View attachment 218052

I am now at a stage where I feel I've got enough theory sorted out and am now ready to start looking at making something physical. I will no doubt need to return to measuring for things like struts and other minor details, but the bulk of the airframe has been essentially figured out, assuming things don't go drastically wrong when I try to assemble the concept model.
Those look exactly like the kind of scribbling I do before I start a build - except yours are much nicer! If the build looks as nice as the sketches this’ll be a fantastic model.
 

mastermalpass

Elite member
Those look exactly like the kind of scribbling I do before I start a build - except yours are much nicer! If the build looks as nice as the sketches this’ll be a fantastic model.

I can't hype my draftsmanship up too much, the second picture was done by dropping a page over my laptop screen and tracing the blueprint. I too hope the build turns out as nice as the sketch - I have no idea how I'm going to form the skin. Do I do lots of long strips up and down, nose to tail, or lots of hoops stacking end-to-end? That's the challenge with something that curves along both axis. I can see myself covering it in spackle and sanding, if that doesn't add too much weight.
 

FlyerInStyle

Elite member
I found this diagram from a post on the RCU forum and here is a quote from the guy that translated it

”Quite surely фокус (the middle point) means Neutral Point.

Since цеитр тяжести means center of gravity, the abbreviation ц.т (the right point) should indeed translate to C/G.”

View attachment 217819



I think you‘re right about treating this like a tandem setup, which actually a bit of a relief since I don’t know how I would’ve put nose weight in this.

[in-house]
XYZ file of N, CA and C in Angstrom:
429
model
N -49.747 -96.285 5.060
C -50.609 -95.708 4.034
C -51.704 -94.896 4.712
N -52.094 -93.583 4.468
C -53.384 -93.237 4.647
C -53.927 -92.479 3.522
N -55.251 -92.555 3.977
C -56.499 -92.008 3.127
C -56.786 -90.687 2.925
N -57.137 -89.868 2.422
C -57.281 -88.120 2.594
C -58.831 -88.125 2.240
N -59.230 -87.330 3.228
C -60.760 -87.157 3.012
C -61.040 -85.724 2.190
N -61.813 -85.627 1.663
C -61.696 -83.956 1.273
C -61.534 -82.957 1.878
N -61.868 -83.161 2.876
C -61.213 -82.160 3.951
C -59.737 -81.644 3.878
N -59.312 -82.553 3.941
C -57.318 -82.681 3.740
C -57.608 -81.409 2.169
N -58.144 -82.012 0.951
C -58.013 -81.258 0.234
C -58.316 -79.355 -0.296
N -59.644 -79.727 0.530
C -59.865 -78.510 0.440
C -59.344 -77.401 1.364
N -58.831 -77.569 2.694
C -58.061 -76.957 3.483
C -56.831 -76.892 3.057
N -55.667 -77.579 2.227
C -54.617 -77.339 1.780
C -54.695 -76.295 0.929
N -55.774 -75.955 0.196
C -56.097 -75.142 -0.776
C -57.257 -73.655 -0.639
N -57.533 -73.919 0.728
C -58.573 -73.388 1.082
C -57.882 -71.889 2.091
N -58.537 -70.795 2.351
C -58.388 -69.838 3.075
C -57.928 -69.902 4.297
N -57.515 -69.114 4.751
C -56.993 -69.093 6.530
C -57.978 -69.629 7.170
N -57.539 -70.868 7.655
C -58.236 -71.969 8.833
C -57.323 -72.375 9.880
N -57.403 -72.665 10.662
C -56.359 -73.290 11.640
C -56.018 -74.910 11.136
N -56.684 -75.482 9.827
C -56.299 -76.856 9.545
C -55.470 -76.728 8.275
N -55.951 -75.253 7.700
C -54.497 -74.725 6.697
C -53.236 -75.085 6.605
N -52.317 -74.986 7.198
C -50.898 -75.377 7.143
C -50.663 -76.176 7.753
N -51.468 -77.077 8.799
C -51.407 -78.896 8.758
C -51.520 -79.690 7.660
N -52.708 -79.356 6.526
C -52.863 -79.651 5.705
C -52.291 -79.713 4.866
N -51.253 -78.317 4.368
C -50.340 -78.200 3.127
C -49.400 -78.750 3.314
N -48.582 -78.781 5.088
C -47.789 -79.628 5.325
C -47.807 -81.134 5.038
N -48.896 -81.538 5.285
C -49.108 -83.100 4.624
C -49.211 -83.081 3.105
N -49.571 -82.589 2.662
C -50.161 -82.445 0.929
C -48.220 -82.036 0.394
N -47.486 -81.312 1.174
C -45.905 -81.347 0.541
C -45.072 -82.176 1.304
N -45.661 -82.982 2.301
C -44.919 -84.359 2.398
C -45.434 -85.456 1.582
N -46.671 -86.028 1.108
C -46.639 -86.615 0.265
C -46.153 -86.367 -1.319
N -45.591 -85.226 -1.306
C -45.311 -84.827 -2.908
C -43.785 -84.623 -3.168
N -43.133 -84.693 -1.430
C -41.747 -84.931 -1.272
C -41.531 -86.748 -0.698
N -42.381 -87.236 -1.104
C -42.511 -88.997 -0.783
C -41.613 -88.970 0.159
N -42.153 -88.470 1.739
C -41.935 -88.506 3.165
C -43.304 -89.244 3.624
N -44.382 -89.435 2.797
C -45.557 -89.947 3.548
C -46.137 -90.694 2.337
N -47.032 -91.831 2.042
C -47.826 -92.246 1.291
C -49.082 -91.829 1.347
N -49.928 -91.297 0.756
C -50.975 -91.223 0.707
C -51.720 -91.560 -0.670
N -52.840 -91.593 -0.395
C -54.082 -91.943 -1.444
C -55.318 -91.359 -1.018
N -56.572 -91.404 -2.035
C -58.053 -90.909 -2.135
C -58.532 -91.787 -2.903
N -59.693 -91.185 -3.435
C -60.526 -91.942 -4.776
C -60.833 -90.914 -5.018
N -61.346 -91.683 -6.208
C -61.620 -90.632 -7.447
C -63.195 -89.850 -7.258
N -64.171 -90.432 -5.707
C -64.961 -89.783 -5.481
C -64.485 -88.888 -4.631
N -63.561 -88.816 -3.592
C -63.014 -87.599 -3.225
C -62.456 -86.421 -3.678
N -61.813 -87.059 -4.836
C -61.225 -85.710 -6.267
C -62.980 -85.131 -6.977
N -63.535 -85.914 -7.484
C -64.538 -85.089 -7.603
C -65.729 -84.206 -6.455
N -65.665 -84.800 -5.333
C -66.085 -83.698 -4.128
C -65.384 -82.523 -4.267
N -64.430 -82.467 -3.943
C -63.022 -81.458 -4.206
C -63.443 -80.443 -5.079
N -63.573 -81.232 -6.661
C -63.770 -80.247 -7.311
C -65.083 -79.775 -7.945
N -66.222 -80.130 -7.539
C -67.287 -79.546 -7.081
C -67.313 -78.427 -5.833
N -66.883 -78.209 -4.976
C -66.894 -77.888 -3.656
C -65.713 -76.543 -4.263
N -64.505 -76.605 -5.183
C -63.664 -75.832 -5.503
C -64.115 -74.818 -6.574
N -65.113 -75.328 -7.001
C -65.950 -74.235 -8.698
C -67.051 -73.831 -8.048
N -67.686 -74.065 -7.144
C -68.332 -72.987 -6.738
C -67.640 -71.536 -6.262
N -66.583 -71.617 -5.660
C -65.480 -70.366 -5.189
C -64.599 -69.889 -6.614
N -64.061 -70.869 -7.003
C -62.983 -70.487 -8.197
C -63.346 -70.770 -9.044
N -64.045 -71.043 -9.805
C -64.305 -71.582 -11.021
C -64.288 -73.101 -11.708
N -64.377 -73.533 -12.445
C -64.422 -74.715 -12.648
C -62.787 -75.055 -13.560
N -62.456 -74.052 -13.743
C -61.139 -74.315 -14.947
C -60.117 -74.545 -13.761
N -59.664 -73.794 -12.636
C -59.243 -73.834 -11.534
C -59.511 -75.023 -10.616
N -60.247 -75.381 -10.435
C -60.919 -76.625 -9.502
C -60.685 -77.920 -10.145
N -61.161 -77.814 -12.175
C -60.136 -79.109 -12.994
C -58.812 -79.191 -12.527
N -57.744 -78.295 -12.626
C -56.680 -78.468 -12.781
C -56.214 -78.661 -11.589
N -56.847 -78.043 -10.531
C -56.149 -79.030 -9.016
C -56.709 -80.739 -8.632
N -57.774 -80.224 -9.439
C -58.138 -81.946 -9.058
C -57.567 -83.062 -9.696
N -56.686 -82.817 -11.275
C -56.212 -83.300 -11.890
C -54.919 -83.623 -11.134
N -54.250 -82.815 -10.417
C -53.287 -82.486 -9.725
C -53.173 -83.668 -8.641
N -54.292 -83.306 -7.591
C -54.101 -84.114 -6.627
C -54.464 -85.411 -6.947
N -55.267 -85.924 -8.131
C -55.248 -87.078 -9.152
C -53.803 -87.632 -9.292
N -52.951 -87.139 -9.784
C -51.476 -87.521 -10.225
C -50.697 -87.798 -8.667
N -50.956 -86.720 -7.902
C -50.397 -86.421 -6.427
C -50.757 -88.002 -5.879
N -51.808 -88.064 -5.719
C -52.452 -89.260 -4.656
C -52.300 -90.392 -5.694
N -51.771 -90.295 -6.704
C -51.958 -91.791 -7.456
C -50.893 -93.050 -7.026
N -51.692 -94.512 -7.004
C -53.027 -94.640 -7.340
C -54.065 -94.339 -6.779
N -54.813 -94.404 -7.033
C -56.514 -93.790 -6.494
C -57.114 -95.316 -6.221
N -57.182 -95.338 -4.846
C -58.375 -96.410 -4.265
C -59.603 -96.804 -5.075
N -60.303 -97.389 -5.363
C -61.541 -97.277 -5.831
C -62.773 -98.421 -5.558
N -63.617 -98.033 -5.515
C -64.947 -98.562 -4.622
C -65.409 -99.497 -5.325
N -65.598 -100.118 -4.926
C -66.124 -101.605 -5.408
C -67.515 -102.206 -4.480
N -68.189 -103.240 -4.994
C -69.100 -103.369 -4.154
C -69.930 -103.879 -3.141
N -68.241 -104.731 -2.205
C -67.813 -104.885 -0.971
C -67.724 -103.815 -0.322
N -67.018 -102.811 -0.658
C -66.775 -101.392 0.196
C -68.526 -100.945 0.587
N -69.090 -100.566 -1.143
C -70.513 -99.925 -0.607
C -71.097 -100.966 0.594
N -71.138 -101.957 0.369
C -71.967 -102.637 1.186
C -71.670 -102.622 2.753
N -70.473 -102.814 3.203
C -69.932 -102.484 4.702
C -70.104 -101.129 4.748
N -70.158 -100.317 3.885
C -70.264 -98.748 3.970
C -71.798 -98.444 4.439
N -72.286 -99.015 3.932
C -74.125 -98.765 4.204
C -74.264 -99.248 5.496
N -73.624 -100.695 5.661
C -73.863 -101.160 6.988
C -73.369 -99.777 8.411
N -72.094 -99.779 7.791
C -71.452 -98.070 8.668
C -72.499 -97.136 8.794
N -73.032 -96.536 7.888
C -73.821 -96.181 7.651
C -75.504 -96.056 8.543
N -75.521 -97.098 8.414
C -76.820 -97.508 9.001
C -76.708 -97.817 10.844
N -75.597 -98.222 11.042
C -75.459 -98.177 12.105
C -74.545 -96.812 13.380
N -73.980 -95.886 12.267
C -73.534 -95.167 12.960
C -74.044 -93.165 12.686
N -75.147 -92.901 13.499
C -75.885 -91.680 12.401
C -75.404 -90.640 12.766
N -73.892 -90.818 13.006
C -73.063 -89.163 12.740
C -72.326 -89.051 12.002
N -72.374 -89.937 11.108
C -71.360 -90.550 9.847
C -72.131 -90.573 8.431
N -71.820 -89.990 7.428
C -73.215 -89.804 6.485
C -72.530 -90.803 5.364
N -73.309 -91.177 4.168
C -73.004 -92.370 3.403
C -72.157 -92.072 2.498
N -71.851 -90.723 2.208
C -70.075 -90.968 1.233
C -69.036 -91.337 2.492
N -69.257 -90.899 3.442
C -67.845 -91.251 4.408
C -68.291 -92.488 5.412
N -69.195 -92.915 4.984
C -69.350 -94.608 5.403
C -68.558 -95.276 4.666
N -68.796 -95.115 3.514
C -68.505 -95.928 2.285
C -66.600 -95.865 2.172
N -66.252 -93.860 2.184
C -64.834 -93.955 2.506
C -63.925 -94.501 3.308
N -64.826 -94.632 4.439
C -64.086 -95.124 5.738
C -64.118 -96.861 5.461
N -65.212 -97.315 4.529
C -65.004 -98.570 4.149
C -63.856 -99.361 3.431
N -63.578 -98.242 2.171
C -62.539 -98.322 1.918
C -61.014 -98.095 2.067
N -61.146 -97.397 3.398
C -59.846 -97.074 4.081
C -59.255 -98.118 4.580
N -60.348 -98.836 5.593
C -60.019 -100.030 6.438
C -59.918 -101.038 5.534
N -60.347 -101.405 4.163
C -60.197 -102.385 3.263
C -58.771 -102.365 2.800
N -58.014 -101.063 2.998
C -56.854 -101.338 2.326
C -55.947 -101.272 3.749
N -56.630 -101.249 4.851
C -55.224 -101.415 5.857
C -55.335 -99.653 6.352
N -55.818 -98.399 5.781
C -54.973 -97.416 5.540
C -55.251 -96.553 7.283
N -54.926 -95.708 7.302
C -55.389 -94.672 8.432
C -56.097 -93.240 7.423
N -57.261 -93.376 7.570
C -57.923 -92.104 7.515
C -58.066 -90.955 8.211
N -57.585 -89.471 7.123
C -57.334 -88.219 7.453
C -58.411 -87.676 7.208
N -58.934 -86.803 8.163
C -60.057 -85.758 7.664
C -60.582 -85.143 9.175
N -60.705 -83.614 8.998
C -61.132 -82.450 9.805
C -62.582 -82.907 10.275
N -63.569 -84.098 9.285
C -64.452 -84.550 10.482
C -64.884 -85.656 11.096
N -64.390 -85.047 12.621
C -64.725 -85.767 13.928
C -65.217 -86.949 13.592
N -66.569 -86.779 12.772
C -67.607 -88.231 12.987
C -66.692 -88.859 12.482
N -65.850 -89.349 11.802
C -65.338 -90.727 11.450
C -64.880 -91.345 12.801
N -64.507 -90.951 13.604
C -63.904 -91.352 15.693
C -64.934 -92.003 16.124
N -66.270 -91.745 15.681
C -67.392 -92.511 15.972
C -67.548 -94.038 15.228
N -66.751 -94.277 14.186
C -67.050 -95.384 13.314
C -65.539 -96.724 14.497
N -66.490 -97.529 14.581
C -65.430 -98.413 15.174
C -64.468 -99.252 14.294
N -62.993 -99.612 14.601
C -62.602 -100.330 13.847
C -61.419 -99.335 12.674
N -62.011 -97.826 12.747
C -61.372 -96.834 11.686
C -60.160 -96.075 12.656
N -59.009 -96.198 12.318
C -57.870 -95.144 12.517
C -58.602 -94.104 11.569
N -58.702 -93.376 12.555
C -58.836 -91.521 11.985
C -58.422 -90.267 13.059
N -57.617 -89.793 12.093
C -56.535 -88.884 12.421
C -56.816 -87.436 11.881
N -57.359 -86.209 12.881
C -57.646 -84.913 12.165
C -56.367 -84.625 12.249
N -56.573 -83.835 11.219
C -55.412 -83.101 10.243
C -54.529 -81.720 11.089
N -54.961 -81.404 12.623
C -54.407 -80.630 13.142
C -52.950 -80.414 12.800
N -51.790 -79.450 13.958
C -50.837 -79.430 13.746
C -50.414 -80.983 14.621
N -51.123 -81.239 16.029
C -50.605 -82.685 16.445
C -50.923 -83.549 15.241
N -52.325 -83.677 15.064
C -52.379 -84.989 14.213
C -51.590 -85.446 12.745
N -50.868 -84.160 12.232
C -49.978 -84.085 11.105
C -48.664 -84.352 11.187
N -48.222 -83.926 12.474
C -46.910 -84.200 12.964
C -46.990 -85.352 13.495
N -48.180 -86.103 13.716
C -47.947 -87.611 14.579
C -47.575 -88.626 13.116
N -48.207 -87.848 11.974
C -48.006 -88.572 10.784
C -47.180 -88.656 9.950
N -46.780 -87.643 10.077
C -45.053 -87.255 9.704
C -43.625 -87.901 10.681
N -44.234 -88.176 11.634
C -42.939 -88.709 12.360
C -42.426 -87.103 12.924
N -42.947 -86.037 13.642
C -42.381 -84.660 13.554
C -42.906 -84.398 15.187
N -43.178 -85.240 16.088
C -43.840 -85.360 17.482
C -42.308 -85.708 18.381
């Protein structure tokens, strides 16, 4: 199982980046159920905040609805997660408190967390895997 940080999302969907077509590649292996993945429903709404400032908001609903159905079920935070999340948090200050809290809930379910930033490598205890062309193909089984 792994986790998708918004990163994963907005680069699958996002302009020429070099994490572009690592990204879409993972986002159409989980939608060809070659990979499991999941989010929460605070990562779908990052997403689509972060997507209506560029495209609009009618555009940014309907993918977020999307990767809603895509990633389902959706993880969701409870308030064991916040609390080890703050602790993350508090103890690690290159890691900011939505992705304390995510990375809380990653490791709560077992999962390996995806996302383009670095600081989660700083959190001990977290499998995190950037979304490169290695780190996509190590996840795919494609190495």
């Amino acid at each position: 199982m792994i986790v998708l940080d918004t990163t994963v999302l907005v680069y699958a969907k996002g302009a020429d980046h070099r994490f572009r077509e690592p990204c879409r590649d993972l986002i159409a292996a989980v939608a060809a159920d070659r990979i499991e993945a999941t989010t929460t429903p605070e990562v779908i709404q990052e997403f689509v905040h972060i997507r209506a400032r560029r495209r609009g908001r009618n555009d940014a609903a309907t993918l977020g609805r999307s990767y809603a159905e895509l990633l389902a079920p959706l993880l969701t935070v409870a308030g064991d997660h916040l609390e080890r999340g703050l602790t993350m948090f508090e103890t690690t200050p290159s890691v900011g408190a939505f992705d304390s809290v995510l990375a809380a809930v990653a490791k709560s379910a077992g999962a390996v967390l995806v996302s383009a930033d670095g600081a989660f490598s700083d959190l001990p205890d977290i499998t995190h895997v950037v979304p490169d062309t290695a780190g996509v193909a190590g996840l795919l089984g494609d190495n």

Thanks all for your advice, this is the first plane I’ve designed so I don’t really know what I’m doing.
I just want to note, since I can speak russian, фокус will translate to focus point, imply it however you want.
 

Newwood

New member
I posted this on the FTF Facebook page and it was suggested I post here as well.

I came across some pictures of a Junkers D1 some time ago, never knew this plane existed but I really liked it's lines. Being new to the hobby and possessing ten thumbs when it comes to computer knowledge I was unable to find any plans for this plane so I did it the old fashioned way.... I stared at photos until I was ready to pass out, found the actual plane dimensions, scaled it down to about 1/8 and started cutting foam.

I think it turned out OK. It is not exact scale but close enough for me. The original plane has the wings so far forward that I thought that staying true to scale would result in serious balance issues. Unlike the real thing, our models don't have an 8000 # Mercedes Benz engine to balance things out. As a result I shortened the fueslage a couple inches and moved the wing back about 1 inch. With a 9 inch wide wing it balances very nicely with the CG 2 3/4" from leading edge. We will see how it flies in the spring, last week our thermometer read -37, (thats minus 37) here in northern Wisconsin, no flying for me anytime soon.